How Can I Avoid Homework Hassles With My Child?


By: Debra Eckerman Pitton, Ph.D. and Kelly Quinn

[Part of the "Q & A for Parents of Middle School Students" series]

Middle school students are developing the ability to think at higher levels. This means they may question things they have accepted in the past. A comment that comes up frequently is, ďWhy do I have to do this homework, anyway?Ē It is helpful to know the reason behind the assignment of homework so you can respond positively when your child complains. Teachers give homework for a variety of reasons. When talking with your child about the need to complete their homework assignments, it can be helpful to let them know that there is a purpose for this work. Here are some rationale behind the use of homework:

Homework . . .

No one likes to do something when they donít understand why they are required to do the task. Homework will often be accomplished will less complaining if you help your child identify the purpose for the assignment.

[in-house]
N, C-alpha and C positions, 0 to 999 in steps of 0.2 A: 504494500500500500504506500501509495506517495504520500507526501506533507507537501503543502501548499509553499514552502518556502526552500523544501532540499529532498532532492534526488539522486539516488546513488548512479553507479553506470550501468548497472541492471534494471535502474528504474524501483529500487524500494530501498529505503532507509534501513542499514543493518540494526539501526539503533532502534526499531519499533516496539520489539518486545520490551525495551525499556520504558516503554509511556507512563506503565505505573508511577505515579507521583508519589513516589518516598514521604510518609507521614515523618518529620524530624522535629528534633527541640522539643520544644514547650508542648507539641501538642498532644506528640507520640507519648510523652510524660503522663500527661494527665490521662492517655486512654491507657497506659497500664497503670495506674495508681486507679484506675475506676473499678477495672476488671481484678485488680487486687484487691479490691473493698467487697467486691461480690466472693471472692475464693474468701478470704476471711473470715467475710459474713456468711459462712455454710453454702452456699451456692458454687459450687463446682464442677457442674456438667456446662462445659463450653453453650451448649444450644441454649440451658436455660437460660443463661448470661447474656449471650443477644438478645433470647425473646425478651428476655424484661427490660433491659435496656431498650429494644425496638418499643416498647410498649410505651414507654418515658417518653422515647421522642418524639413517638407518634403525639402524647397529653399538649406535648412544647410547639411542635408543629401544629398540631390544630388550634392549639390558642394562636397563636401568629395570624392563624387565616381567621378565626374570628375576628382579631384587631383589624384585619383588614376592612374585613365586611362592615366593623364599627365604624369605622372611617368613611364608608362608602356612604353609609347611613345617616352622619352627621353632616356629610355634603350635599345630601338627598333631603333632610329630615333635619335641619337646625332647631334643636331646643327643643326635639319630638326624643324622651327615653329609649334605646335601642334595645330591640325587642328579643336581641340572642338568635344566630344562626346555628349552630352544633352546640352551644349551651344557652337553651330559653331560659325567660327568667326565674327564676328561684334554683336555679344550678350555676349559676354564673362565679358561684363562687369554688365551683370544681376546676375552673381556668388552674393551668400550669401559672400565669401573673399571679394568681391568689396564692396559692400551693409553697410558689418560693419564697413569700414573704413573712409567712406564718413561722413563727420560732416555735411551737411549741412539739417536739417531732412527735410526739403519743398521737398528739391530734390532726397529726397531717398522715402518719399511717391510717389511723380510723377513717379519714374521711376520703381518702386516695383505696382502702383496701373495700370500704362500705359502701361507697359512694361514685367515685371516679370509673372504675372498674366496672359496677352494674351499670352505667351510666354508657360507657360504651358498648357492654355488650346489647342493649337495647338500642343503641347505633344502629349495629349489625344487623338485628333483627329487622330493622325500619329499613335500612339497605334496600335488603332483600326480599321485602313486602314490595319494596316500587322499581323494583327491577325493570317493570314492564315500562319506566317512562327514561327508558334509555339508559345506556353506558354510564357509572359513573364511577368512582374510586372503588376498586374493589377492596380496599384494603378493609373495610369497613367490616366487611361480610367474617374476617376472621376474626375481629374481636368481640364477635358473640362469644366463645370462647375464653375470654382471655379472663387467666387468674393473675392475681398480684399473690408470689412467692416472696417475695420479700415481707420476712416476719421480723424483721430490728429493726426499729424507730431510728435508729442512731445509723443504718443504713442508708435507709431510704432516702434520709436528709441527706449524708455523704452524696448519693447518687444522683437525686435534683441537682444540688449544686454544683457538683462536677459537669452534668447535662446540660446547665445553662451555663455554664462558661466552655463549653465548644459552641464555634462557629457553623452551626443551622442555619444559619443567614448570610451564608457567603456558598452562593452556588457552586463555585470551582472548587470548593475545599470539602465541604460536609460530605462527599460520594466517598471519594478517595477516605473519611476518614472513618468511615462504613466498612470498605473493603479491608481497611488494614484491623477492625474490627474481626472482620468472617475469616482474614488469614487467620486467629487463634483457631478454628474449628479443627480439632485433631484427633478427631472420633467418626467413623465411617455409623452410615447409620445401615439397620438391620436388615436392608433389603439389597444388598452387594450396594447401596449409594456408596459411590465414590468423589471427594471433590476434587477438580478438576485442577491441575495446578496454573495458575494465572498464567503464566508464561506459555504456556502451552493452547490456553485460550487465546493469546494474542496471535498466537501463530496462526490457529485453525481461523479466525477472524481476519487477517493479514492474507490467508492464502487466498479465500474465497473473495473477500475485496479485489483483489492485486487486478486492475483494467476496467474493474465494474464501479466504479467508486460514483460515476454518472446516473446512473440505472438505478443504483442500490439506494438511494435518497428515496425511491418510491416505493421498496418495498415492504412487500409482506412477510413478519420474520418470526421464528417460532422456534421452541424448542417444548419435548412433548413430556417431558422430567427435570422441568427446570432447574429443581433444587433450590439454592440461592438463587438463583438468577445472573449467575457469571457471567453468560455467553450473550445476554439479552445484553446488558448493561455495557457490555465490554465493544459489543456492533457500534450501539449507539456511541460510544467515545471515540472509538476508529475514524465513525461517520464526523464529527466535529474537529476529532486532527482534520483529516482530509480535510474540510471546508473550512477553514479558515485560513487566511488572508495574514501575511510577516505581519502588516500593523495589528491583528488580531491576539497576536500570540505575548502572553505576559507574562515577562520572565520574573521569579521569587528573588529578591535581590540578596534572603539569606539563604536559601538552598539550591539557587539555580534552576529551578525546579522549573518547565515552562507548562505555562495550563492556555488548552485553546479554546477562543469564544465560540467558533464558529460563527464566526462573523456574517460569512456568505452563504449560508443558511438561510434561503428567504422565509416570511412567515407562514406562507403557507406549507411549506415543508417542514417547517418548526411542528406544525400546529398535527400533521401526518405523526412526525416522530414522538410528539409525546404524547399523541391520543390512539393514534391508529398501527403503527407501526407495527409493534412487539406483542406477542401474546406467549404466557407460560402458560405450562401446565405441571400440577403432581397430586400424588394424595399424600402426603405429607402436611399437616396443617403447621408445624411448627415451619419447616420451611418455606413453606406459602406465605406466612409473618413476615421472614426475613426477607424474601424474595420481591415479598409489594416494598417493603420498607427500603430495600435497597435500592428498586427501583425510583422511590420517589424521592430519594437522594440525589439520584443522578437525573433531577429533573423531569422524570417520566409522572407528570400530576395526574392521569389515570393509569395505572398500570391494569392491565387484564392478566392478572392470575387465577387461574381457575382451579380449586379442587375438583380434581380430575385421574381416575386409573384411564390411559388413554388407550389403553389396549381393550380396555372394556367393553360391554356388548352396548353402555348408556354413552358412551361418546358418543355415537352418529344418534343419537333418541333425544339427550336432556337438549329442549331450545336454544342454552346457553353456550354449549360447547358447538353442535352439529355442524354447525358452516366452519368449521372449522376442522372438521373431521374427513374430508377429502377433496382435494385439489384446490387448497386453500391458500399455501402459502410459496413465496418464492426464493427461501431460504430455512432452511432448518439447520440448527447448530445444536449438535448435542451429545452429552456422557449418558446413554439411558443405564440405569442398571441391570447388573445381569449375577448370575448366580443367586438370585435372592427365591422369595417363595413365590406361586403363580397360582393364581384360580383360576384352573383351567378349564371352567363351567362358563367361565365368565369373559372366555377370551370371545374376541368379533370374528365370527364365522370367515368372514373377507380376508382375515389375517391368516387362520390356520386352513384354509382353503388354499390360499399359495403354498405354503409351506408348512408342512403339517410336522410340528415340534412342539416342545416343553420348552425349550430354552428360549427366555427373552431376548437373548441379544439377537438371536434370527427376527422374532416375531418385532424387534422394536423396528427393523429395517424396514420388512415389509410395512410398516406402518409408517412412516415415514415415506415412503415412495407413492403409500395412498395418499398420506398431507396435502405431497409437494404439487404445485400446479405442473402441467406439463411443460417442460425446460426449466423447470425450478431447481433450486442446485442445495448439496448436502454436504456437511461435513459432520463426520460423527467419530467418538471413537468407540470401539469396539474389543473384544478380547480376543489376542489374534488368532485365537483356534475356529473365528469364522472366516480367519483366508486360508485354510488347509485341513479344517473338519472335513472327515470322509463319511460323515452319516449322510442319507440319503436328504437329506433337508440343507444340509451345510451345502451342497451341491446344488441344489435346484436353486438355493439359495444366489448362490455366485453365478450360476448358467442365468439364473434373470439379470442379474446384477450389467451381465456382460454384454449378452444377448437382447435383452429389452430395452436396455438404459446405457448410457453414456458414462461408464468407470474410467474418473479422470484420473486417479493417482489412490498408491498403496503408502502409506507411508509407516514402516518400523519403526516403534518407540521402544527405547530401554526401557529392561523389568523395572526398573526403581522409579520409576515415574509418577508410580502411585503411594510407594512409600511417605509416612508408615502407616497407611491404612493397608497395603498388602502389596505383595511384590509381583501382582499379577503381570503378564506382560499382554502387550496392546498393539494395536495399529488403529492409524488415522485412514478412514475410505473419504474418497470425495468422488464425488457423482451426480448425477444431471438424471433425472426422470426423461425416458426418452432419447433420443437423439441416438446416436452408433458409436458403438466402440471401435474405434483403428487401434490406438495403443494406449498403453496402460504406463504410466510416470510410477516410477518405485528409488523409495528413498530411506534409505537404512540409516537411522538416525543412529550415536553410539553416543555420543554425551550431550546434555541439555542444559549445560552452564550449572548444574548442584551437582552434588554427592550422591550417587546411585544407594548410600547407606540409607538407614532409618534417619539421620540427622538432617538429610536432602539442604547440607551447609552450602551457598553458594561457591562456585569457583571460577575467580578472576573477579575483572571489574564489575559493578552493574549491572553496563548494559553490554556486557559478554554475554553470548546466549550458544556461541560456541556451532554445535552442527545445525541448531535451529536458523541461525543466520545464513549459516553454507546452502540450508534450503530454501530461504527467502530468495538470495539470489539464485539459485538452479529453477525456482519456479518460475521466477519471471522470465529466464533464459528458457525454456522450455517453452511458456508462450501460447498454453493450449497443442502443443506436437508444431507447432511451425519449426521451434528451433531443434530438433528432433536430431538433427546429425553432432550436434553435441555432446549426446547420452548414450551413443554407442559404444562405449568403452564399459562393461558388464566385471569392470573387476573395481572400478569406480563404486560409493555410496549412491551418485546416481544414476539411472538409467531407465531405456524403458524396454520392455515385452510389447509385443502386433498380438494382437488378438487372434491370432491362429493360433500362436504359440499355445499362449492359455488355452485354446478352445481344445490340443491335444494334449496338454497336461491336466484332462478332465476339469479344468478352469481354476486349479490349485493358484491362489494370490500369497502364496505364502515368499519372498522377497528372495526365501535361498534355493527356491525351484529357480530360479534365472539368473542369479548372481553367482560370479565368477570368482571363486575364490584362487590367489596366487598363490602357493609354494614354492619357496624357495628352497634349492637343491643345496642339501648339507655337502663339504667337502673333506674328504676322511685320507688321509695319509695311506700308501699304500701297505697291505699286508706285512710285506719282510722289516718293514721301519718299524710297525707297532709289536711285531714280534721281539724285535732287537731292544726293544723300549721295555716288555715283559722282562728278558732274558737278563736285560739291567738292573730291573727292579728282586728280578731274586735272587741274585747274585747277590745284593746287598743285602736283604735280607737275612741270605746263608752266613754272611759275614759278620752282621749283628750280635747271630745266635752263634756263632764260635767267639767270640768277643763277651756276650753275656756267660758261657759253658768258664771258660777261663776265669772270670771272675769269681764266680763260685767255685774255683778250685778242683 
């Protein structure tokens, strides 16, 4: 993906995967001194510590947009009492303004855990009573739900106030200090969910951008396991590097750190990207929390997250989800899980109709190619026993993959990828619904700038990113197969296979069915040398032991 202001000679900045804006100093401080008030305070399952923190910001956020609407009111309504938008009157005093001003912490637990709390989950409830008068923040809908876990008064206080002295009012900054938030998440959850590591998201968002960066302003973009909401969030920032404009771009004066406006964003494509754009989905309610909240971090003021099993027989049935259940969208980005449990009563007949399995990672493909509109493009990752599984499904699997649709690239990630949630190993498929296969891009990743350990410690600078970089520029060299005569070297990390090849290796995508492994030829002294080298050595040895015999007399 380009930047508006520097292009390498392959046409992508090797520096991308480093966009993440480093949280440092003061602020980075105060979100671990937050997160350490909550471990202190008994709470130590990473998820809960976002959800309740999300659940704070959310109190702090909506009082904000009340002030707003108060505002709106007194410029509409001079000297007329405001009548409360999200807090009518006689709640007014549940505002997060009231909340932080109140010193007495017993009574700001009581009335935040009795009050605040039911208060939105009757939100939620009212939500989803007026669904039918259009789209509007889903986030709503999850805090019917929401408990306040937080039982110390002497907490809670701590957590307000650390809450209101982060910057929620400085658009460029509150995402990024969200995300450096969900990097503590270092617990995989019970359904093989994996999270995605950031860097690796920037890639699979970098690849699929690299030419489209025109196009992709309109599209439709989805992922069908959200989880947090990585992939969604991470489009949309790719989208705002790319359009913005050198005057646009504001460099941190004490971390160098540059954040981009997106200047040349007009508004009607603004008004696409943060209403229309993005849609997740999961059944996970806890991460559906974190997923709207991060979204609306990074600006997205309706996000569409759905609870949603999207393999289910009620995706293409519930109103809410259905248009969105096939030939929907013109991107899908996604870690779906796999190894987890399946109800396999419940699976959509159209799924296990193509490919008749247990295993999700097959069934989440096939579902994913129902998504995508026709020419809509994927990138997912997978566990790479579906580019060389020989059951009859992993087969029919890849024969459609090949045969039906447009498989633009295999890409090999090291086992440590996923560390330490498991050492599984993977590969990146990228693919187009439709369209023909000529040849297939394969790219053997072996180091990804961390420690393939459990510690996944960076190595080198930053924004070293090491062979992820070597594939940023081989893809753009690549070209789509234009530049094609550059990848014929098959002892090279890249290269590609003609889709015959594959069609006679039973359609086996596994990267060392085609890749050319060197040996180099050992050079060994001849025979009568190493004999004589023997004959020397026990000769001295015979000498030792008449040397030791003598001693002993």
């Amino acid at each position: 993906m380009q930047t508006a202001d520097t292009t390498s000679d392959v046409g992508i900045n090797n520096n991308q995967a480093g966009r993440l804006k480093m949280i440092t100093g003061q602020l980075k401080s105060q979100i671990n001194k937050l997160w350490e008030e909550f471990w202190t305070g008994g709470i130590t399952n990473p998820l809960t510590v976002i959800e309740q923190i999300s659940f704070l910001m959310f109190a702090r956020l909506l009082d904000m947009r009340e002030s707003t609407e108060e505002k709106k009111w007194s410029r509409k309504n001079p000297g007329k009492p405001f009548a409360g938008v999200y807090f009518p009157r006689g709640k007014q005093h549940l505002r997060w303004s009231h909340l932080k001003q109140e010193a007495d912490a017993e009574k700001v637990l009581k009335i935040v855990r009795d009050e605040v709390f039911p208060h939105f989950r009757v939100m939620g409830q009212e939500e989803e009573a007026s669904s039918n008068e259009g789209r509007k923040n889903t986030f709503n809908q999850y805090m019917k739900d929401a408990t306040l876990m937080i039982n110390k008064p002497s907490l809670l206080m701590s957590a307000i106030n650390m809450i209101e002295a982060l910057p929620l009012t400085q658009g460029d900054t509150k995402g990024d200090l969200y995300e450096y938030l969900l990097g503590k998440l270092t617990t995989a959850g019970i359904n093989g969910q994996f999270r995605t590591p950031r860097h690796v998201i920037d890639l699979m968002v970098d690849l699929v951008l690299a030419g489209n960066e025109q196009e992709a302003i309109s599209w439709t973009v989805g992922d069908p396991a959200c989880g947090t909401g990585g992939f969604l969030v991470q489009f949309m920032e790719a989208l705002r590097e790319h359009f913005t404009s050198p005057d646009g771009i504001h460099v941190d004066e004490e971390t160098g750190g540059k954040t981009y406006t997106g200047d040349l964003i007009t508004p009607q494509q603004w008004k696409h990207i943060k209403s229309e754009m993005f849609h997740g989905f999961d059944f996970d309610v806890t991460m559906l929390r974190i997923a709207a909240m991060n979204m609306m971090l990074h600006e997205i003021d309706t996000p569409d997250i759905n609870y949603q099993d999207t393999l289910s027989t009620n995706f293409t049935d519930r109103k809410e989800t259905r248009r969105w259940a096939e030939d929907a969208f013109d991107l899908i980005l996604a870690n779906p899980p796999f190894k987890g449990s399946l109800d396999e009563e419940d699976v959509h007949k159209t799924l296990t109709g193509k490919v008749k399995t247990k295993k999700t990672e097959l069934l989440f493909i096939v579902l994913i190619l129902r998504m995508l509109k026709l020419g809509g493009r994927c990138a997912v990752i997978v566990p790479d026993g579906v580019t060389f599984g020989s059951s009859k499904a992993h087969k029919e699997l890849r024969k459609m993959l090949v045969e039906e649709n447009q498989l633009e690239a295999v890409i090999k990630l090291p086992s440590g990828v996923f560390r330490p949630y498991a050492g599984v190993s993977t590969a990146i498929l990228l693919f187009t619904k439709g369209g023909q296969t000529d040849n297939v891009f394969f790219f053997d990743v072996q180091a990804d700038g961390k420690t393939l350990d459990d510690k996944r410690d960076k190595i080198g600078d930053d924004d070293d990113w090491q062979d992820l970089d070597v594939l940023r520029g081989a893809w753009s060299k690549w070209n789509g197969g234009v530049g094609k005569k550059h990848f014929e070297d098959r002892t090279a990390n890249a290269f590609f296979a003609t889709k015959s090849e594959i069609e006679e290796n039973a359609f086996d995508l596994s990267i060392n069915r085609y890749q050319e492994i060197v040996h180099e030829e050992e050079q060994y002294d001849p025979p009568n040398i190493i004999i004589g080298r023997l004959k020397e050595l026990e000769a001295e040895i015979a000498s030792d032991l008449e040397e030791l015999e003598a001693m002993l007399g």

References:

Hieligman, D. (1999). The New York Public Library kidís guide to research. New York: Scholastic.

Paulu, N. (1996). Helping your child with homework. Kidsource OnLine, Inc.. Santa Clara County, CA. (http://www.kidsource.com/kidsource/content/homework.html)

Spolton, S & Spolton, C. (1998). Topmarks Education Website. UK (http://www.topmarks.co.uk/Parents/Homework/aspx)

Weir, K. (2002). A parentís guide to school projects, papers, and presentations. Los Angeles, CA: Mars Publishing.

Debra Eckerman Pitton, Ph.D., is an Associate Professor of Middle Level Education at Gustaus Adolphus College in St. Peter , MN and consults with school districts across the country on issues of mentoring and middle school education. dpitton@gac.edu

Kelly Quinn is a senior education major at Gustaus Adolphus College and will be graduating in May, 2005 with an elementary and middle school teaching license. kquinn@gac.edu

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